One Year Ago Widget

June 04, 2007 By: erik Category: Geeky, Wordpress 1,896 views

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This blog, in its present form, turned one year old this past weekend. It was a solemn single-candle ceremony.

To look back over the previous trip around the sun, I’ve added a new feature to the sidebar called “One Year Ago”, which displays three posts from one year ago. It’s kind of a hacked up version of the One Year Ago WordPress Plugin using my famous Widgetize Anything plugin.

The code used inside the body of the widget is as follows:

$dateago = (date('Y') - 1) . date('-m-d');
global $wpdb;
$entries = $wpdb->get_results("SELECT *
    FROM $wpdb->posts
    WHERE post_status = 'publish' and post_date >= '$dateago'
    ORDER BY post_date asc limit 3");
if ($entries)
{
  echo '<ul id="oneYearAgo">';
  foreach ($entries as $entry)
  {
    $post_date = date('F j, Y', strtotime($entry->post_date));
    echo "<li><a href=\"" . get_permalink($entry->ID) .
        "\" title=\"Posted on $post_date\"" .
        " class=\"tooltipped\">$entry->post_title</a></li>";
  }
  echo '</ul>';
}

You are now free to reminisce to your heart’s content.

 
  • http://rainypamplona.blogspot.com/ Theresa

    Happy Blogoversary, or watever you call it. My computer’s been down so I haven’t been doing much blogging for the last few days. I checked out your pics of Vitoria, looks like you’ve got a nice bunch of future in-laws there. So, has your future family-in-law started you on your Spanish Culture Master yet? It includes things like being able to: say who Marisol, Chiquito de la Calzada, and Tip y Col were, identify the song “Mi Carro” and know who sings it, give the ingredients for Pisto Manchego. This is just a sample of the many things you need to know to become part of a Spanish family. I’ll be coming back to check on your progress soon, so start studying.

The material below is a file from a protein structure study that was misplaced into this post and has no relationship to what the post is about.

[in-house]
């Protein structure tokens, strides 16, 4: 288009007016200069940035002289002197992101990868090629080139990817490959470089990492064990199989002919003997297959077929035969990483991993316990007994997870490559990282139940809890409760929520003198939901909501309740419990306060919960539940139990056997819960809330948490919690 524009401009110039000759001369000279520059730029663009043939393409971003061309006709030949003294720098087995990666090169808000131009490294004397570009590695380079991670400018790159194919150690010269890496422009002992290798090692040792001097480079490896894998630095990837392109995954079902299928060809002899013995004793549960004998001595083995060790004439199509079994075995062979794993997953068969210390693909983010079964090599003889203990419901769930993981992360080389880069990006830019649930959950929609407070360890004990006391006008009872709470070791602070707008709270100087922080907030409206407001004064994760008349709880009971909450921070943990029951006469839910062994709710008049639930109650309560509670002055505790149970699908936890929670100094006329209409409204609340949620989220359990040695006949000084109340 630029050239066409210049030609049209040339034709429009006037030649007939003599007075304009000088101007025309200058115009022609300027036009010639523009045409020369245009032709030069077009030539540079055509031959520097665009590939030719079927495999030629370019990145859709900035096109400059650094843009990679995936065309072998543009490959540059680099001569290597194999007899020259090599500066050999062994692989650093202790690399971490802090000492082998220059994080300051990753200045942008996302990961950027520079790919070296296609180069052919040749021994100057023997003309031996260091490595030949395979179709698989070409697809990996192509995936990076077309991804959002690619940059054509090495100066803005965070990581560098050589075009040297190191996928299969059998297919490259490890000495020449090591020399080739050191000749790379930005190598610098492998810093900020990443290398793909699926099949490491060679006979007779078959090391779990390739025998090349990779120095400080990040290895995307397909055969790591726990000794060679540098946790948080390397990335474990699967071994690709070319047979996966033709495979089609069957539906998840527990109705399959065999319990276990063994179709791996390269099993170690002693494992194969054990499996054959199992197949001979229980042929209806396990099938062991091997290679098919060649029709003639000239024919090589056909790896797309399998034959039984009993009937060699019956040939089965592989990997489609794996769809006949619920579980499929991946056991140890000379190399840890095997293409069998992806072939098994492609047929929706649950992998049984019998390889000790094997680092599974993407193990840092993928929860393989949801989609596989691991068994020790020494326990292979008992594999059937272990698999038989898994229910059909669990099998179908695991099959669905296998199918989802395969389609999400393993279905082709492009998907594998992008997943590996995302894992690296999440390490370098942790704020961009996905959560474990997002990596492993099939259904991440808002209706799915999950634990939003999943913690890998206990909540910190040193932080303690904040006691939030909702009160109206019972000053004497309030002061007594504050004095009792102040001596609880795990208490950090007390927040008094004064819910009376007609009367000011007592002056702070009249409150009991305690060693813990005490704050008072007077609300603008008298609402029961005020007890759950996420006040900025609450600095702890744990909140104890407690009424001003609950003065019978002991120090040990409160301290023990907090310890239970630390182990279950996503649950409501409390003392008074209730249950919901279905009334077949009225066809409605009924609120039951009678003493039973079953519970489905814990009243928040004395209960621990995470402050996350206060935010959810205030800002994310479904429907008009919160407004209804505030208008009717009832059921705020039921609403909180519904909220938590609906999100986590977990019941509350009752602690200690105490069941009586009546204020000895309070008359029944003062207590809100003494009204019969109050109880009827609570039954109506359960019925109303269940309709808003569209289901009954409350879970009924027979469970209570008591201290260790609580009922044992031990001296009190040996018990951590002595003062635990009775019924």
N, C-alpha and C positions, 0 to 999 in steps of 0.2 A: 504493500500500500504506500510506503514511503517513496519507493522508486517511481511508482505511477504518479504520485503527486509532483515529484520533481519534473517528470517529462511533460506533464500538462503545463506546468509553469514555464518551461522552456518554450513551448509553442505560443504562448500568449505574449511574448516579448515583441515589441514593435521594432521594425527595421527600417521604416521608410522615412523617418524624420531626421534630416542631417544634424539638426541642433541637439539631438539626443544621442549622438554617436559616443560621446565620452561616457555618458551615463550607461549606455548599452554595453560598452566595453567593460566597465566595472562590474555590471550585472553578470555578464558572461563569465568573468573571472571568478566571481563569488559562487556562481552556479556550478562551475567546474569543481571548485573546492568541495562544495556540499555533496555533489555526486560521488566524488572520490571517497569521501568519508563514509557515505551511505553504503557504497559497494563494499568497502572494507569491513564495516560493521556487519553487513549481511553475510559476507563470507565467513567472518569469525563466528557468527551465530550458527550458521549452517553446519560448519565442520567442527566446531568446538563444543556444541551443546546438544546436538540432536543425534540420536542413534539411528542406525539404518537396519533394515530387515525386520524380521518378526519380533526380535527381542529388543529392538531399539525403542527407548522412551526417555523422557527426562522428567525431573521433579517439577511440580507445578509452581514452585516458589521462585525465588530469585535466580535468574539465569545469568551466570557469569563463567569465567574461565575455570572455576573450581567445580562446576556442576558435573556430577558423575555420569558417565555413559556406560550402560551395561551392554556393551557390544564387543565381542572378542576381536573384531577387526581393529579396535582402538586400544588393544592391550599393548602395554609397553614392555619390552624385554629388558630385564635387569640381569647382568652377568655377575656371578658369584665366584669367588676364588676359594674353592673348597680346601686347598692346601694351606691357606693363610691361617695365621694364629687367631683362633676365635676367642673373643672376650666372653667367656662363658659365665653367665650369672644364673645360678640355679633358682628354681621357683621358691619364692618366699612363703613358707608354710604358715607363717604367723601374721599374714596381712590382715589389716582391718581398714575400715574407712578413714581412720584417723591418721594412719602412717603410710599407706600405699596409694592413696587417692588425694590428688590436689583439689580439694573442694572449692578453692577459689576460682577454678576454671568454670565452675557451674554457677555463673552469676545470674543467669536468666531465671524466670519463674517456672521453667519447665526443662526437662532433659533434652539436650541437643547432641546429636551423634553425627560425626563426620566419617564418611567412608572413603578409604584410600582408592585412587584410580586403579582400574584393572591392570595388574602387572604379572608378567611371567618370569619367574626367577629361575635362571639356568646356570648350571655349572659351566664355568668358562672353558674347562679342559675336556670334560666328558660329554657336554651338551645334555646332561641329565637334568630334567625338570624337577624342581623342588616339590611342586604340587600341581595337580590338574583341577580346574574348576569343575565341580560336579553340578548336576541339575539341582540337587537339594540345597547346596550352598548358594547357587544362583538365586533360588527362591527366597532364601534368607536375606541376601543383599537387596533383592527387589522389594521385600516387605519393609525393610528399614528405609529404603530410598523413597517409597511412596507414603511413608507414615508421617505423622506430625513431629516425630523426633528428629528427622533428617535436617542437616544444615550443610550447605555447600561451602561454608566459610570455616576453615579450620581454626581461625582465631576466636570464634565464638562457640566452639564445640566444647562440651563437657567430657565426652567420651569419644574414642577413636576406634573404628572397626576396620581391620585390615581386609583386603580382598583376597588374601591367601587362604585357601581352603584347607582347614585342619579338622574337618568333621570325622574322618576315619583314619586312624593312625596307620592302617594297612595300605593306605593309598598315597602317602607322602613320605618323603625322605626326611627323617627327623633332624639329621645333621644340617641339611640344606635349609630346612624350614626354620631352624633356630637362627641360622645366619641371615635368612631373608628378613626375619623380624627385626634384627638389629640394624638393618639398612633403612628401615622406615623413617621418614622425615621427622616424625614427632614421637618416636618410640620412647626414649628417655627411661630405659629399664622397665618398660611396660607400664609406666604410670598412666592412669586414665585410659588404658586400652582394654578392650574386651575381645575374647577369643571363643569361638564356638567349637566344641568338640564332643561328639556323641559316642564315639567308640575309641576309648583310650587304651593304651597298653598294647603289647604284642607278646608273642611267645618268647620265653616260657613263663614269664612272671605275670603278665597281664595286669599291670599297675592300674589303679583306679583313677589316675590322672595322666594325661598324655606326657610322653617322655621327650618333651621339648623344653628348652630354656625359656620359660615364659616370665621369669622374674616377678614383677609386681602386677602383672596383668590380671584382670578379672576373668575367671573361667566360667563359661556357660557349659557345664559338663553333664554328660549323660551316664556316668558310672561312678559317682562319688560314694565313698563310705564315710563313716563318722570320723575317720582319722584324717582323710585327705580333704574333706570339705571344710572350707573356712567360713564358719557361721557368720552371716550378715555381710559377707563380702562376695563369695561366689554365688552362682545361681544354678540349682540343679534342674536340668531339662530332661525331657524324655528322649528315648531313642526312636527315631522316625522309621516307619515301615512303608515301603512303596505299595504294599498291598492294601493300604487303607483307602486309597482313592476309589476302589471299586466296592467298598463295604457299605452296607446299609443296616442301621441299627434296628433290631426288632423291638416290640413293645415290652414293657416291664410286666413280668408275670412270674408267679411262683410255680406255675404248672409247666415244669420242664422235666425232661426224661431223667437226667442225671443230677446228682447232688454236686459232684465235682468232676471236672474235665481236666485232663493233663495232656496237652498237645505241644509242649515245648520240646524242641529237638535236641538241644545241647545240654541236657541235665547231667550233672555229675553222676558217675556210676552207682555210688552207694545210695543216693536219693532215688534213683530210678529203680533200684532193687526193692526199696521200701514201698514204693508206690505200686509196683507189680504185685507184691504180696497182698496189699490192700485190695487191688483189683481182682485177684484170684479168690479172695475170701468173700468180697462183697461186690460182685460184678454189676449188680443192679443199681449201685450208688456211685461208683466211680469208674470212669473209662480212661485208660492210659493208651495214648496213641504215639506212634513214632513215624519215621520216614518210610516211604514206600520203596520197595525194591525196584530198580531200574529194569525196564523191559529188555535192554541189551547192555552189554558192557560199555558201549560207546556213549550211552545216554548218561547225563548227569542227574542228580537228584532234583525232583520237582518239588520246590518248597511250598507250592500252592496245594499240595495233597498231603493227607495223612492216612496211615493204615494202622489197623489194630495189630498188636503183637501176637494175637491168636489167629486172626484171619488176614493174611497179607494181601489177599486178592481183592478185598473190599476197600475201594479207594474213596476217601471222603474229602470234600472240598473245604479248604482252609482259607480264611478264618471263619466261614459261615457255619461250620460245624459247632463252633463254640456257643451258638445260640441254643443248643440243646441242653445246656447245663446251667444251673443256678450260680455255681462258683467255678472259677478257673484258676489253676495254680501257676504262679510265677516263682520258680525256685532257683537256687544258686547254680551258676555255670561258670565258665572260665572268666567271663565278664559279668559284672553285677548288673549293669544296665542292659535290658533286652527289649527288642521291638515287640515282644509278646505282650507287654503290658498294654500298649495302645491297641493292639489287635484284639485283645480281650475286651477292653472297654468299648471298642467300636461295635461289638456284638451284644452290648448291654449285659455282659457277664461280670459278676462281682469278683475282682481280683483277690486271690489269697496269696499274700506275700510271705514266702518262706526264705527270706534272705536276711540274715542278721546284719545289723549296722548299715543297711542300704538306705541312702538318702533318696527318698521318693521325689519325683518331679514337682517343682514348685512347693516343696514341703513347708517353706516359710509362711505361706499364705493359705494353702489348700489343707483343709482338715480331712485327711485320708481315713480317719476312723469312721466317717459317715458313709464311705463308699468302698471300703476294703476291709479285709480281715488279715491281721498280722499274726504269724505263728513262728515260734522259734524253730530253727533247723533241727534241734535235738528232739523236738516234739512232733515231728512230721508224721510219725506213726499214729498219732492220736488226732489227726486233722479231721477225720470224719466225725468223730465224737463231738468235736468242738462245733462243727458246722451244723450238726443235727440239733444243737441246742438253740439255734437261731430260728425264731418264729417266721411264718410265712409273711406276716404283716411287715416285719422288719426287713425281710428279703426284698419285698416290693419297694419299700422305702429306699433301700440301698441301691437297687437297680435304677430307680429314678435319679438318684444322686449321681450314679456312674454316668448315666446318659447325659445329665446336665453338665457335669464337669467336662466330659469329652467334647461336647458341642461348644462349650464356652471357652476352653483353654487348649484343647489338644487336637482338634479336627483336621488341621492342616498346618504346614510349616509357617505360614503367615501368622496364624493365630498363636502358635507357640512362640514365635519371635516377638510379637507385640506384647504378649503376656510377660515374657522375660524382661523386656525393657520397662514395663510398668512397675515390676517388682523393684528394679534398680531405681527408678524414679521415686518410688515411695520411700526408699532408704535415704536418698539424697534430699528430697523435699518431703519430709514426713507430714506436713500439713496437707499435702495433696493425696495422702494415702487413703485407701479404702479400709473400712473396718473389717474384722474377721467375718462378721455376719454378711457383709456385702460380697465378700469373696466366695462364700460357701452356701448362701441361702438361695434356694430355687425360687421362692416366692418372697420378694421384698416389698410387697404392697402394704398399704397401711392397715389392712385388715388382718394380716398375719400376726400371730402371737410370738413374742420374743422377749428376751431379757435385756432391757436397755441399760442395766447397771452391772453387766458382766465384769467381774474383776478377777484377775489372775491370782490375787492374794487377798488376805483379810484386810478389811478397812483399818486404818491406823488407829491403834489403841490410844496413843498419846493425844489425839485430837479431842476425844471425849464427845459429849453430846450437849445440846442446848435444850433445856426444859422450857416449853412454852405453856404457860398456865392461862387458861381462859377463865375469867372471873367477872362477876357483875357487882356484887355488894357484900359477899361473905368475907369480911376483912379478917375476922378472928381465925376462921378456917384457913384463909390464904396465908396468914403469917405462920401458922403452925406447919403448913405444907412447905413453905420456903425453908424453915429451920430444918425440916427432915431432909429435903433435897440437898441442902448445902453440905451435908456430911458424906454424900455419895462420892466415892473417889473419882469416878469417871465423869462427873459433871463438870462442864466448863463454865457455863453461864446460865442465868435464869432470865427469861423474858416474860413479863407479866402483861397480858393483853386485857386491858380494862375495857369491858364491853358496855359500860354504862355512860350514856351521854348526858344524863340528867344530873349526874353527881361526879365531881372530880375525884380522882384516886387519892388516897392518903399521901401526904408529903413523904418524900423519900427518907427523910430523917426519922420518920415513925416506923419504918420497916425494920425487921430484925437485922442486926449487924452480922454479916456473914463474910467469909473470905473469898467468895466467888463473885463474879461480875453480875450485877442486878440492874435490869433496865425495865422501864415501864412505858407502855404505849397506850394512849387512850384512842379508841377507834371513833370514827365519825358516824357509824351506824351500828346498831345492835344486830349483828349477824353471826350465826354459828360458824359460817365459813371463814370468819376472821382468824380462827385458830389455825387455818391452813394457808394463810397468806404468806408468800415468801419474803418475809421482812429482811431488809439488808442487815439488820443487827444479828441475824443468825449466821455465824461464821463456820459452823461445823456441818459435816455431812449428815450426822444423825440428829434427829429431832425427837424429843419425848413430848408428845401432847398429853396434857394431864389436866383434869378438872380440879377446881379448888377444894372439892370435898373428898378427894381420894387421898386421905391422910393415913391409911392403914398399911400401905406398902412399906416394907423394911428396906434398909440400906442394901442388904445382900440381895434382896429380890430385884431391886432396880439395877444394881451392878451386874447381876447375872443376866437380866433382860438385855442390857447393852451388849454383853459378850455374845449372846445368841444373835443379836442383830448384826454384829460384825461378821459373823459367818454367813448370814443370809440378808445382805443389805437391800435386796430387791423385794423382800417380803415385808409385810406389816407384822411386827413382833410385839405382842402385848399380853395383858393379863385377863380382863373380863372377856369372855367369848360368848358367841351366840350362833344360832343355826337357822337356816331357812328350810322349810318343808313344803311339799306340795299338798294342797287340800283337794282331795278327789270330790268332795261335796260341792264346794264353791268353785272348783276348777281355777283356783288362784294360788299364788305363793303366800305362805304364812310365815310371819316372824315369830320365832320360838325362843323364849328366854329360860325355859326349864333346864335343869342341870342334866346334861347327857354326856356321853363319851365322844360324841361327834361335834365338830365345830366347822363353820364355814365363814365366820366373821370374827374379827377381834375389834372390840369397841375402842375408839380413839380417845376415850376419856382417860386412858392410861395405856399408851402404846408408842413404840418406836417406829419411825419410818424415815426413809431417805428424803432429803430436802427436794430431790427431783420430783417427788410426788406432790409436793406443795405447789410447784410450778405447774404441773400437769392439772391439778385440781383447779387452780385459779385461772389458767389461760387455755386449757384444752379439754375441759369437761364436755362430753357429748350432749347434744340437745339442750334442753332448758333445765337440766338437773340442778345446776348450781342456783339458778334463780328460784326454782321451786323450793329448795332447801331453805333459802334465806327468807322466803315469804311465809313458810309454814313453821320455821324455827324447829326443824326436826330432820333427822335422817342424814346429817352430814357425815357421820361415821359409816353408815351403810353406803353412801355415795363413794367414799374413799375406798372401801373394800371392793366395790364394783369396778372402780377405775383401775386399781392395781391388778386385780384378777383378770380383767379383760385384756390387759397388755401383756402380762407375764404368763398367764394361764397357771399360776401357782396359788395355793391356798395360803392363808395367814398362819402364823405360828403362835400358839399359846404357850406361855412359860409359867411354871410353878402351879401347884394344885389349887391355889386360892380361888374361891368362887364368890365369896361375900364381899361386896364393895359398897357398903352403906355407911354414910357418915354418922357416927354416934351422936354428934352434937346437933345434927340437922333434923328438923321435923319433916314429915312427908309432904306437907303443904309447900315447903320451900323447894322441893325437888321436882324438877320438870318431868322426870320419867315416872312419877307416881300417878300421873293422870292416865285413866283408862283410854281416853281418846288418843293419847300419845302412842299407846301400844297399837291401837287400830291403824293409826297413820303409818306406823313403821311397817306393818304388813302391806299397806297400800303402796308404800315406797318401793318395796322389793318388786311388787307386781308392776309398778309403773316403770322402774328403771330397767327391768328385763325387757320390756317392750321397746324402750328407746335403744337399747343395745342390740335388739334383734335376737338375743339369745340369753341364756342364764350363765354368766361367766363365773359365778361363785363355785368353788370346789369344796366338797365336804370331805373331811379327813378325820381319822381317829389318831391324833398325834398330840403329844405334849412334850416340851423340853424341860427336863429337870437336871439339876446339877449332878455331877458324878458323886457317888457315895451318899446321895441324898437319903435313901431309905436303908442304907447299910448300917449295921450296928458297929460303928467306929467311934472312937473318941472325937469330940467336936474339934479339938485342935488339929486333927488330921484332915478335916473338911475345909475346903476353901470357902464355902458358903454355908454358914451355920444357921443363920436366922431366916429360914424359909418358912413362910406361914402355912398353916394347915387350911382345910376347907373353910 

• http://www.erik-rasmussen.com/ erik

    Of the things listed, I do actually know Mi Carro, and can at least sing along to the often repeated ¿Dónde estará mi carro? chorus lines. I downloaded the Escobar discography for my future mother-in-law last year.

    I also know what pisto is and could name the ingredients. I’ve never heard it called Pisto Manchego, but a google search seems to confirm that it’s the same thing.

    As for the other items, well… I’ve been told a lot of things that I haven’t retained. Every time I see them, I’m told, ¡Todavía te quedan muchas cosas para aprender! This is usually followed by some trick about how to keep a burro cool in the summer sun using only three figs, some rope, and a shovel.

    And the truth is that I’m just not that interested in Rocío Jurado or Isabel Pantoja and all that Marbella saga. But then Marga has never seen Star Wars and doesn’t know who Van Morrison or Led Zeppelin is, so I get off the hook for not being completely drenched in Spanish culture.

    At least I know how to make lengua.

  • http://rainypamplona.blogspot.com/ Theresa

    Marga hasn’t seen Star Wars? How old is she? So how do you keep a burro cool in the summer sun with three figs, some rope, and a shovel? That could be highly useful, you never know when you’ll find yourself out with an overheated burro. Lengua, hmmm, that’s not one of my favorite dishes – Give me a good “Cocido” any day.

  • http://www.erik-rasmussen.com/ erik

    She’s 30, but just never been interested in sci-fi movies. No Trek either.

  • Betsy

    What is Cocido? When I plugged it into my handy-dandy translator it told me it means “cooked”.

    Are you going to tell us about the burro, figs and rope? or was that just a hypothetical jokester attempt to mess with your Spanish?

  • http://www.erik-rasmussen.com/ erik

    Yes, it literally means “cooked”. But it also means “stew”. One of the more common usages of cocido with that meaning is a cocido montañés, which is a common dish from Cantabria with beans and meat. If you’d searched my blog, you’d have found pictures of it here.

    I was being the hypothetical jokester on that one. I meant that the things that they claim I need to learn are very often some rural farm trick that their grandfather taught them 50 years ago when children went to school for 5 years and then began working on the farm (and therefore useless and often uninteresting to me).

    The other day I learned that Marga’s grandfather didn’t learn to read until he was in the military. Pretty different from my two PhD grandfathers.

  • Marc

    Are you going to upgrade that plugin to WP 2.5? Or is it already running?

    I really need this plugin!

  • http://www.erik-rasmussen.com/ Erik R.

    Yes, Marc, it seems to work.

  • Thomas

    $a is never used, is it?

    • http://www.erik-rasmussen.com/ Erik R.

      You are absolutely correct, Thomas. I’ve removed it. Thanks.